My Life Between Two Cultures
(Dedicated to My Children)
I grew up in Derbent, Soviet Union a product of two Jewish cultures, Ashkenazi and Sephardic, which to some extent reflects the time that I lived there.
My father was European Jewish (Ashkenazi); and my mother was of Mountain Jewish descent. Mountain Jews are Jews who lived on the eastern and northern slopes of the Caucasus Mountains. They are the descendants of Persian Jews from Iran. This intermingling was from two different cultures that are branches of one religion. The Jewish religion played a big part in my life and later profoundly affected my art. My parents kept Shabbats and celebrated all religious holidays.
My father, Joseph (Moishe) Tsvaygenbaum never held any high position in our city. He, as well as my mother, Mirvari, spent many years working in the Derbent cannery. My father, due to his erudition and religious education served as a spiritual bridge between the European and Mountain Jews. Both, the well-to-do and the poor people in both communities respected him. Young people and old turned to him for advice. The Mountain Jews repeatedly asked him to become their rabbi, but he would always turn them down. My father would have had no problem accepting the role had it only been as spiritual leader, but the Rabbi in Derbent also served as the shochet (butcher) and my father was too squeamish to perform that task.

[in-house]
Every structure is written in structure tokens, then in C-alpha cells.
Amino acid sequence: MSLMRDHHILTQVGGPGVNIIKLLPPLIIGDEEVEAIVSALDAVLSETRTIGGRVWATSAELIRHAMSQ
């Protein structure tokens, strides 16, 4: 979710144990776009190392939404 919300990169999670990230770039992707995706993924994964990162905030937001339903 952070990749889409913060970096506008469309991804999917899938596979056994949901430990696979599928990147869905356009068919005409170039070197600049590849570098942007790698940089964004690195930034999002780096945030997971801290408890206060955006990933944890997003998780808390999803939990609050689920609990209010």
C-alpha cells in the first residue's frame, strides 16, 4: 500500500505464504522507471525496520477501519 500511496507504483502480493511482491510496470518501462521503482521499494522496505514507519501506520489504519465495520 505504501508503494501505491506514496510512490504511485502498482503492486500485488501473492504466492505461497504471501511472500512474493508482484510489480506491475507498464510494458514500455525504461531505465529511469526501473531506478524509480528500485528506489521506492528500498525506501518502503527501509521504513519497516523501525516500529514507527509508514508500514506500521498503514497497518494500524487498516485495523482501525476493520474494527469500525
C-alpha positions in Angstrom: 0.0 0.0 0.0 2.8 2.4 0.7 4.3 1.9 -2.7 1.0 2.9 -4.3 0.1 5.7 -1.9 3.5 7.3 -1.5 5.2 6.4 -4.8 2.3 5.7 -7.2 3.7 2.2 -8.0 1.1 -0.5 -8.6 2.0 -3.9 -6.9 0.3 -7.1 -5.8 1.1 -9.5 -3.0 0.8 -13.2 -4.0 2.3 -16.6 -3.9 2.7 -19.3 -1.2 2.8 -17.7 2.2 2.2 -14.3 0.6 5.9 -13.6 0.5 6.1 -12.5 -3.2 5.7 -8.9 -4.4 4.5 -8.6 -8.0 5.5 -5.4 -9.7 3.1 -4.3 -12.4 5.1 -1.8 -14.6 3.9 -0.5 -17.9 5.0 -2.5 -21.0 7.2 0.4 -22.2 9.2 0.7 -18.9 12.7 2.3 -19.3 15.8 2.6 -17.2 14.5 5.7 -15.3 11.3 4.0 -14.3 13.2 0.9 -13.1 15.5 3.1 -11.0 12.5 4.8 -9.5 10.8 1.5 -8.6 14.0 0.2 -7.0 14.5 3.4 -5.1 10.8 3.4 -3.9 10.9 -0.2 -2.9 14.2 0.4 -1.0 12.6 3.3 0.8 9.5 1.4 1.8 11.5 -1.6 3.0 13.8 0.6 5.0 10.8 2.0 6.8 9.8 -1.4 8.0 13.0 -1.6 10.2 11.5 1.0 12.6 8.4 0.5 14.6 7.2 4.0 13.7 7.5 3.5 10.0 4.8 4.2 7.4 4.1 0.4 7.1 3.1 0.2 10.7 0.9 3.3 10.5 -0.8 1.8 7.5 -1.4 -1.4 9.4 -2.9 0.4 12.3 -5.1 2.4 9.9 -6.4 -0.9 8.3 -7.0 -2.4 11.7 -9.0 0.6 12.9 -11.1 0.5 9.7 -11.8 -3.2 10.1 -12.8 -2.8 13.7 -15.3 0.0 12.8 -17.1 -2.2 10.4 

Most of Ashkenazi Jews living in Derbent after World War II were refugees who had lost loved ones in the concentration camps. Uprooted by the war, they saw my father and his religious knowledge as a link to their past.
The spiritual leadership he brought them gave them a sense of connection to who they were and who they had been. This was especially true on Yom Kippur ("The Day of Atonement") when my father led a prayer service for the Ashkenazi Jews in a small room of the Derbent synagogue. On this day, it is traditional to read the Yizkor - a memorial prayer for loved ones who have died. When my father read it, both he and the rest of the community would sob, remembering all those murdered in cities, ghettos, and concentration camps during the war. His role on the Day of Atonement was invaluable to the community.